Potential Medi-Cal Savings. Medi-Cal currently pays major medical costs for many uninsured children with family incomes that are too high to qualify for regular ongoing Medi-Cal coverage. These are children who qualify for Medi-Cal as "medically needy" or "medically indigent" when their monthly medical bills exceed their share of cost (the difference between the family's income and the allowable income level). The federal share of these medical costs under the current Medi-Cal Program is 51 percent. Some of these children presumably would be covered on a regular basis under the new federal program, with a higher federal match rate. State savings (potentially tens of millions of dollars annually) would result because the federal government would pay a larger share of major medical expenses for these children.

Federal Restrictions May Limit Realization of State Savings

The House and Senate versions of the pending federal budget legislation limit states' ability to shift existing Medicaid caseload to the new children's programs. The Senate version of the legislation also contains complex additional restrictions and state maintenance-of-effort requirements. The state's ability to realize savings by shifting existing programs to the new program will depend on the restrictions included in the final legislation and in subsequent implementing regulations.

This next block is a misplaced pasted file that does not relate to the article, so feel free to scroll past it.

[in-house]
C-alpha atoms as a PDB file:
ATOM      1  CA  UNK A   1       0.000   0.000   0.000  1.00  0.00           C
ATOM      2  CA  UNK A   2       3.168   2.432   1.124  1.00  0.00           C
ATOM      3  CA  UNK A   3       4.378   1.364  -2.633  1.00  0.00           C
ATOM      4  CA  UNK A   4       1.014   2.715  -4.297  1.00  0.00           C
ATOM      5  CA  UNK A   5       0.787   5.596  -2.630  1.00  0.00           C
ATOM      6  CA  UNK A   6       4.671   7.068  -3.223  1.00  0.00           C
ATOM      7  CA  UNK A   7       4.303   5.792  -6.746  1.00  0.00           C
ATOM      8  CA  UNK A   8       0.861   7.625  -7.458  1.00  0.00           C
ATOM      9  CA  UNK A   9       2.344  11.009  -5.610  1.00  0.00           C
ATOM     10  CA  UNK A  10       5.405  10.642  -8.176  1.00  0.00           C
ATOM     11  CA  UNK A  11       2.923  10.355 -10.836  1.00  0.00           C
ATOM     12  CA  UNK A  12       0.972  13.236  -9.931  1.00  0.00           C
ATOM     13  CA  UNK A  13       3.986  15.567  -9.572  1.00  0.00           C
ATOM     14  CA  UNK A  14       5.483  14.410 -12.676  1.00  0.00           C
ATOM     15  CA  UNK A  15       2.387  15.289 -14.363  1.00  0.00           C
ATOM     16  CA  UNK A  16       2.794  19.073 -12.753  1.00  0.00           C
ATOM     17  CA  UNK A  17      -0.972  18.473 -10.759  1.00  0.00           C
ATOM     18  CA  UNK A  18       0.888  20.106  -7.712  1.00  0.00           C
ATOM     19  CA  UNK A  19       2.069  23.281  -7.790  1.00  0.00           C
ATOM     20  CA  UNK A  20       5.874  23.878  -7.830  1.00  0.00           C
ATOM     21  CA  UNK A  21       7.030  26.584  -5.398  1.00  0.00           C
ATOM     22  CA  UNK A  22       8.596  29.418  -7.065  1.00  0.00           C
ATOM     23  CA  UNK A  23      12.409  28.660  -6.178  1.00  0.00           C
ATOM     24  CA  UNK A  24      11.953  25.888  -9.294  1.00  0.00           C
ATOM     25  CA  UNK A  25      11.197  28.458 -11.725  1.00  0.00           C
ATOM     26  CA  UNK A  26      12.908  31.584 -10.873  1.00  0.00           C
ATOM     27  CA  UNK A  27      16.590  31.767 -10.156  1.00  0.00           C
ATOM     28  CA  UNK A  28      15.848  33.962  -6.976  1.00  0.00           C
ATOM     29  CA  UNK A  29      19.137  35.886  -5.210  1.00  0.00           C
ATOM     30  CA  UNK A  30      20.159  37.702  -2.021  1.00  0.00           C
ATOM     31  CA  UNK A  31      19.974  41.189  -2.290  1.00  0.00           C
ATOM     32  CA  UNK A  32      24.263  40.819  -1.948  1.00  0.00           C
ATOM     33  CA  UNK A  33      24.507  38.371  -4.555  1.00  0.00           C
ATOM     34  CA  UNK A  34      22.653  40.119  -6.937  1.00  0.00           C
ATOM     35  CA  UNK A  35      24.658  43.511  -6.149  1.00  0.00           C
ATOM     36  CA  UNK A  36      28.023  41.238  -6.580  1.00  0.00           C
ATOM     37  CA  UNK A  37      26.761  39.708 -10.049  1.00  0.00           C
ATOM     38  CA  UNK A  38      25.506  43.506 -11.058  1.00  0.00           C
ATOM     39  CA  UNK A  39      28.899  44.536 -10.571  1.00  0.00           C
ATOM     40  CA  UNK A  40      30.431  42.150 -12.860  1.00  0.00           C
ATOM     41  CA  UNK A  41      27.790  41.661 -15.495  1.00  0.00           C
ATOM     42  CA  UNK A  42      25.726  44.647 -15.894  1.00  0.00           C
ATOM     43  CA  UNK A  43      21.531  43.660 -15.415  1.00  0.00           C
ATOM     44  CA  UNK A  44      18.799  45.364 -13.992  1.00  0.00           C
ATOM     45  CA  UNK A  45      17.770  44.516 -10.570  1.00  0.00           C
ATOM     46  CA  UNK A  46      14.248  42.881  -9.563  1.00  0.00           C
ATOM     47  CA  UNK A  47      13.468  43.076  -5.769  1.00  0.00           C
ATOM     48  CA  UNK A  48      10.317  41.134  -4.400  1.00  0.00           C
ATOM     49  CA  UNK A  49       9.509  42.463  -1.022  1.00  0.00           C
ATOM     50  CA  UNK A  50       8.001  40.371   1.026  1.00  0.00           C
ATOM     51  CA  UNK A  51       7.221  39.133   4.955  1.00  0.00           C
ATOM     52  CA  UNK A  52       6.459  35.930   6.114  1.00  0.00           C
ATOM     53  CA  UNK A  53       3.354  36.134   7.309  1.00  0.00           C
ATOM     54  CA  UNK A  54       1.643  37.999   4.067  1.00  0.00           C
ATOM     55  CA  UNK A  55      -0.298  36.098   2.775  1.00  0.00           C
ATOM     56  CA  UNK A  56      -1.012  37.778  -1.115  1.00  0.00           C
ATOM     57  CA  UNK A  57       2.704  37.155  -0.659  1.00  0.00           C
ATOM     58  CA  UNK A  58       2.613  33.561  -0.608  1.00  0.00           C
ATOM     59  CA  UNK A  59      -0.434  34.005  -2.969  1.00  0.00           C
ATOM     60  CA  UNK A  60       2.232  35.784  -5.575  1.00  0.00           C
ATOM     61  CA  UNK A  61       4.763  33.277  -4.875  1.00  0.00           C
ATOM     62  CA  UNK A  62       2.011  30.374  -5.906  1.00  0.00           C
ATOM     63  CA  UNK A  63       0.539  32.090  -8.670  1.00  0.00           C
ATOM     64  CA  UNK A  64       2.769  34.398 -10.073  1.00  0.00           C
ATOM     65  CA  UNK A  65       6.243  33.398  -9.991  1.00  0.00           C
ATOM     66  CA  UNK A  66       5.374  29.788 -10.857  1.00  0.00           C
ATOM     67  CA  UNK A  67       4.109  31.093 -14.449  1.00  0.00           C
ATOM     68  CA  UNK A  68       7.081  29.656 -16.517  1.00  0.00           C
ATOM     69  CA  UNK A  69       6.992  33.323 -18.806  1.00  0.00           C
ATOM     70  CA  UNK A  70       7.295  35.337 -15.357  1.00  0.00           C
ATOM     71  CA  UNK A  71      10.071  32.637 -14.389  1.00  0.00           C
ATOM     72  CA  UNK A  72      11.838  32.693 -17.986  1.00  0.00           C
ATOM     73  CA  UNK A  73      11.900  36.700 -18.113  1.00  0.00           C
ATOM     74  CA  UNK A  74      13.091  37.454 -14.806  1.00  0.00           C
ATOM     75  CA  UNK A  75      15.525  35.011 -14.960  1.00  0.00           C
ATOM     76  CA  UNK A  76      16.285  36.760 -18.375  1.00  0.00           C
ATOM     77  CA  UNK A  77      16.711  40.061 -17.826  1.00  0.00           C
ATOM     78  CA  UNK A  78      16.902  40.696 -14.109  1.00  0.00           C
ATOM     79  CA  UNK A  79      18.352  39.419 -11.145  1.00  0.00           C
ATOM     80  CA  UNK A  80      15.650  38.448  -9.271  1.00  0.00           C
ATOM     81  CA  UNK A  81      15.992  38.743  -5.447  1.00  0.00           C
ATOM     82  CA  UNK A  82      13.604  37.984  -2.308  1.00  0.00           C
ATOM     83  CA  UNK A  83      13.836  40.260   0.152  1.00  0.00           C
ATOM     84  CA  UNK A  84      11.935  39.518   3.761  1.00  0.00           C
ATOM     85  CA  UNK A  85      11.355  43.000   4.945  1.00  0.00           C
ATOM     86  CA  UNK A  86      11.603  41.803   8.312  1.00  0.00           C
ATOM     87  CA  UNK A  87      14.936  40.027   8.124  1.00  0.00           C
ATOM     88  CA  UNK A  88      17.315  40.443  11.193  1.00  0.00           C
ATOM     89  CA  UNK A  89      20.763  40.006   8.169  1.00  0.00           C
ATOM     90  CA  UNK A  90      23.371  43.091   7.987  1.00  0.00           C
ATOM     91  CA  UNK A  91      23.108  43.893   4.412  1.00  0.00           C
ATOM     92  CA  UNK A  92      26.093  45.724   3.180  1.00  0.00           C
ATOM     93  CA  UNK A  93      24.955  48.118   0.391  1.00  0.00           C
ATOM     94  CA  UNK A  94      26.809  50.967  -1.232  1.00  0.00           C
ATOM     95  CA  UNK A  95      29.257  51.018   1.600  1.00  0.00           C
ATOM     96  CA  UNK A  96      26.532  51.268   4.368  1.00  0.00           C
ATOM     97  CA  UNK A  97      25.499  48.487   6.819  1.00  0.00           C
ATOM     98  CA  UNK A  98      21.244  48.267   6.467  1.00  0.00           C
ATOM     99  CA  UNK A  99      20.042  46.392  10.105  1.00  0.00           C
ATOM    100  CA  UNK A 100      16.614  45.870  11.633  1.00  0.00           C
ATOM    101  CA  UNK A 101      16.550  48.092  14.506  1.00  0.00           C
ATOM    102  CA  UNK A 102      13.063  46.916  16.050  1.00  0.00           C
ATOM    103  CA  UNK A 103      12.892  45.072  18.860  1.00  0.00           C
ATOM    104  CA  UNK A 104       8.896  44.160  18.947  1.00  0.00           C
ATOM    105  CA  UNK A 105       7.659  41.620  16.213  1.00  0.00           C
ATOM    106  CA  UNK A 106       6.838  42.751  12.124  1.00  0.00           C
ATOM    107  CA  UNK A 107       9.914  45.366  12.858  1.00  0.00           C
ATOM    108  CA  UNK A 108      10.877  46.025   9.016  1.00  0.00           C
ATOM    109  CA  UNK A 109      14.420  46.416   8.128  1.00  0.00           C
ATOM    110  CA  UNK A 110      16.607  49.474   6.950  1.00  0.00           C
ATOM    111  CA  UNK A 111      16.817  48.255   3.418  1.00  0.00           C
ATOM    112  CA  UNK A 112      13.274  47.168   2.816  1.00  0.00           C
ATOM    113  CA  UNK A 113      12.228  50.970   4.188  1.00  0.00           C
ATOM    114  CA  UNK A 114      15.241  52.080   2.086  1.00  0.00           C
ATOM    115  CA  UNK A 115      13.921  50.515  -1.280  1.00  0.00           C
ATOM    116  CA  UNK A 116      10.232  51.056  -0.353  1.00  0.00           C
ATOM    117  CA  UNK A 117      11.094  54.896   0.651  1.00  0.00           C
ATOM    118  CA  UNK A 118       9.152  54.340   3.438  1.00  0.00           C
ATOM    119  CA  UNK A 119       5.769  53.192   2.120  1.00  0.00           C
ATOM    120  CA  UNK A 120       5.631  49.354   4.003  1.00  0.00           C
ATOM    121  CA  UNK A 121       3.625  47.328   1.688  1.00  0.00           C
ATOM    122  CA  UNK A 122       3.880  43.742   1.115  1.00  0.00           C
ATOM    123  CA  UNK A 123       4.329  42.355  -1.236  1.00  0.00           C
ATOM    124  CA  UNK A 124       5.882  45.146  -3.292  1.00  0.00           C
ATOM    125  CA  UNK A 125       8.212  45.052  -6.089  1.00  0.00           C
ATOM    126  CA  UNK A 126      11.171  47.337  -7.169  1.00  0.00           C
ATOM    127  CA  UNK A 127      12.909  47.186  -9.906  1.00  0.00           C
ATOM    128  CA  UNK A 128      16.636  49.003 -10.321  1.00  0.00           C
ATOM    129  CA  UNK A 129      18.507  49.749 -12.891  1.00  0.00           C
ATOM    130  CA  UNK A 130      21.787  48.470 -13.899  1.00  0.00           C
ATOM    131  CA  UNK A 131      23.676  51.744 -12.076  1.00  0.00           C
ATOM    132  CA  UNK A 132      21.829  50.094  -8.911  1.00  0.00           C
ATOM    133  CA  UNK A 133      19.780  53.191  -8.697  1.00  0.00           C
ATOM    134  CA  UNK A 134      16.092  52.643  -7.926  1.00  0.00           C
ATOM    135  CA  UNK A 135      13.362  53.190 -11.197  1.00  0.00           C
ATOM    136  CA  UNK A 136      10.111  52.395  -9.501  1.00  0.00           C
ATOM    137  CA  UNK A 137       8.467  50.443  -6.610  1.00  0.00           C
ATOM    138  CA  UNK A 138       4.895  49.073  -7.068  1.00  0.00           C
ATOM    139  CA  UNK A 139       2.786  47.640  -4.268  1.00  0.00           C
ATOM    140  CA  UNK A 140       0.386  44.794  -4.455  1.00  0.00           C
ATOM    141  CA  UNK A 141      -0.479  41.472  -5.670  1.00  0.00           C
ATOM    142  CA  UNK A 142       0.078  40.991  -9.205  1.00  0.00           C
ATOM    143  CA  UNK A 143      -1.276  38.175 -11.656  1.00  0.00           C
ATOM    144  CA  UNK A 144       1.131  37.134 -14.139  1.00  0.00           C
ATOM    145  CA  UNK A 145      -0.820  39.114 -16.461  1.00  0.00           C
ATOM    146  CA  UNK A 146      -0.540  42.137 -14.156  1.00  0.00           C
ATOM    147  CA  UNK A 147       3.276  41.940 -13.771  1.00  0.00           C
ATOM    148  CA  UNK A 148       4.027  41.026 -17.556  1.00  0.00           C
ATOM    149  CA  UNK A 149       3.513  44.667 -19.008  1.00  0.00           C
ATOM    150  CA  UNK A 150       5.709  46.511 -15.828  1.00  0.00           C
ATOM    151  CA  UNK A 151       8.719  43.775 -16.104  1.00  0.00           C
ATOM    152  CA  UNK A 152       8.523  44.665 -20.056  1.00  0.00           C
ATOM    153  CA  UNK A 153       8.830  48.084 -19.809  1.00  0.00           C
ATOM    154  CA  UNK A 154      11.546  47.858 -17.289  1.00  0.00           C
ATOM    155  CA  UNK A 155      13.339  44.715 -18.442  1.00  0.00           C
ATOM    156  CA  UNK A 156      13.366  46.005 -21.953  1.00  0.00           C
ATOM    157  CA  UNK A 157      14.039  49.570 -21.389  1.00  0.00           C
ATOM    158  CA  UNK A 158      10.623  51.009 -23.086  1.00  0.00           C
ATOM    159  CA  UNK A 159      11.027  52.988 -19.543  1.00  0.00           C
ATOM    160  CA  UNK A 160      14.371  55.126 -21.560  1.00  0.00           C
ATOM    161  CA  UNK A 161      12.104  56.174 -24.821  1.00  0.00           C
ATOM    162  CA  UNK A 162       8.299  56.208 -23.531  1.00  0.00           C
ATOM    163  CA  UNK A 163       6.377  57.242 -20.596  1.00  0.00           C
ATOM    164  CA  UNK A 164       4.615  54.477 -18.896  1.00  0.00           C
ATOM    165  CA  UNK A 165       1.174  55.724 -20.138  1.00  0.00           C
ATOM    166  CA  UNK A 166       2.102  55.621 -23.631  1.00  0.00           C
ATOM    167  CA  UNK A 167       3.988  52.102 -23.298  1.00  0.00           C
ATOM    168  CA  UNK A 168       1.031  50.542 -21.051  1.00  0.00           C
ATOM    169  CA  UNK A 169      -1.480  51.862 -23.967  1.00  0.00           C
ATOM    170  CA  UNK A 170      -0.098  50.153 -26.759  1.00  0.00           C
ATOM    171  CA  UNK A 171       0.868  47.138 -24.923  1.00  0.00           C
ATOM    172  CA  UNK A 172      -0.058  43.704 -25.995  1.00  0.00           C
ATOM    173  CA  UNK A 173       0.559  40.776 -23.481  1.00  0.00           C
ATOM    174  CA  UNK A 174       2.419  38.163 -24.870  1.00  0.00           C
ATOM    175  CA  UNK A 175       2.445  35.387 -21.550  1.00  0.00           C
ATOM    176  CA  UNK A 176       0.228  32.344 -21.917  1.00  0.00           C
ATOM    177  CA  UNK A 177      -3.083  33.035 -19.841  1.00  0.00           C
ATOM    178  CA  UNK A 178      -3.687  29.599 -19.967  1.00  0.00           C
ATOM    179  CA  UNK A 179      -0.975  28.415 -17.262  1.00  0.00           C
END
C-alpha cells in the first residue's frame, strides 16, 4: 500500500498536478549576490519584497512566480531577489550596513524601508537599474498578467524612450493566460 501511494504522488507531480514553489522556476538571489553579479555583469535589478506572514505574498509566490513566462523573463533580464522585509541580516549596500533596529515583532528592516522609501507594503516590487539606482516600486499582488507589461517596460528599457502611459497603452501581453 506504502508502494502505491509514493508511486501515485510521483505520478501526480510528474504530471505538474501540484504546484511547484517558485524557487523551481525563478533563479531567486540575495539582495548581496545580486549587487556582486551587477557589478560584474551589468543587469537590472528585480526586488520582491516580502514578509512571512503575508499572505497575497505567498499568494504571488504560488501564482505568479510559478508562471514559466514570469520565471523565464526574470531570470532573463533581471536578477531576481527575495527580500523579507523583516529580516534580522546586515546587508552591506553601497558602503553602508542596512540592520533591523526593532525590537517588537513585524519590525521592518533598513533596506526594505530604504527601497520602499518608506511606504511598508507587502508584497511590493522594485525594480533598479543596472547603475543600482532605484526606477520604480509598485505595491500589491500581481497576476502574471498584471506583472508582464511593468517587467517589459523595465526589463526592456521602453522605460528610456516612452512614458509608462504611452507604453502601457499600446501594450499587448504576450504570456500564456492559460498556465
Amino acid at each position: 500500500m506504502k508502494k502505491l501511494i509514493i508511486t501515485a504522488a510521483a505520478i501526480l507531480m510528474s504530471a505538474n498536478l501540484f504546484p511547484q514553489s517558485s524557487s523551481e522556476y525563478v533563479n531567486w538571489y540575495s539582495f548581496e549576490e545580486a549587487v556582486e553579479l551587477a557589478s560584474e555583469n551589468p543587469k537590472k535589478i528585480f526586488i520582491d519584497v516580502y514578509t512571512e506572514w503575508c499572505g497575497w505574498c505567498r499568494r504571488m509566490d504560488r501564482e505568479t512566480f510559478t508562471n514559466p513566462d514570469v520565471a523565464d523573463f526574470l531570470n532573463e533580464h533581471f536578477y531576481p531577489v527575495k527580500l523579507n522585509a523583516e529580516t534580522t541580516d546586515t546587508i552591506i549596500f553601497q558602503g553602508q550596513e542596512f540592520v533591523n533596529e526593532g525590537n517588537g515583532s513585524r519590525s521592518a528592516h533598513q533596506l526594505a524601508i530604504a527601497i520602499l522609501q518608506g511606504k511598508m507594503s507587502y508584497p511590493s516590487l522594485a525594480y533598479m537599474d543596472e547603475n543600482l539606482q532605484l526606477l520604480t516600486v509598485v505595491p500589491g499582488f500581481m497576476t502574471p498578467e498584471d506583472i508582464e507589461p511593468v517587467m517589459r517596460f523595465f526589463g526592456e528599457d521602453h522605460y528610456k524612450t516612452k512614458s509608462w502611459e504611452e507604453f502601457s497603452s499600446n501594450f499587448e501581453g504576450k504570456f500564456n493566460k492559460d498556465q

Federal Budget Legislation Could Result in Other Medi-Cal Savings

The Senate version of the federal budget legislation would enable the state to reimpose limits on Medi-Cal payments to providers for services to "dual eligibles"--persons who qualify for both Medicare and Medi-Cal benefits. Medi-Cal pays for Medicare premiums, coinsurance, and deductibles. Amounts billed for services under Medicare often exceed Medi-Cal rates for those services. The federal courts recently overturned state law that prohibited Medi-Cal payments that would result in the combined Medicare/Medi-Cal payment exceeding the allowable Medi-Cal cost. Approval of the Senate provision, would enable California to realize approximately $140 million of annual General Fund savings, which would be available for any General Fund purpose.

Federal Budget Health Provisions Also Include Some Cost Pressures

Both federal budget reconciliation bills include a phased reduction in disproportionate share hospital (DSH) funding provided to the states. In California, federal DSH funding totals about $1.1 billion annually, and is allocated to public and private hospitals with significant Medi-Cal caseloads under the SB 855 program. These DSH payments have the effect of augmenting Medi-Cal hospital rates and help finance indigent care. The proposed federal DSH limitations will have little or no effect in 1997-98, but they will result in a reduction of up to approximately 20 percent by 2002. A portion of any state or county savings resulting from the expansion of children's health coverage could be used to mitigate this DSH funding reduction.

Another state cost pressure results from the failure of either bill to provide the $216 million in reimbursements to California for the cost of emergency Medi-Cal services to illegal immigrants that is assumed in the conference version of the state budget. The House bill provides only $20 million annually nationwide, and the Senate bill contains no funding for this purpose.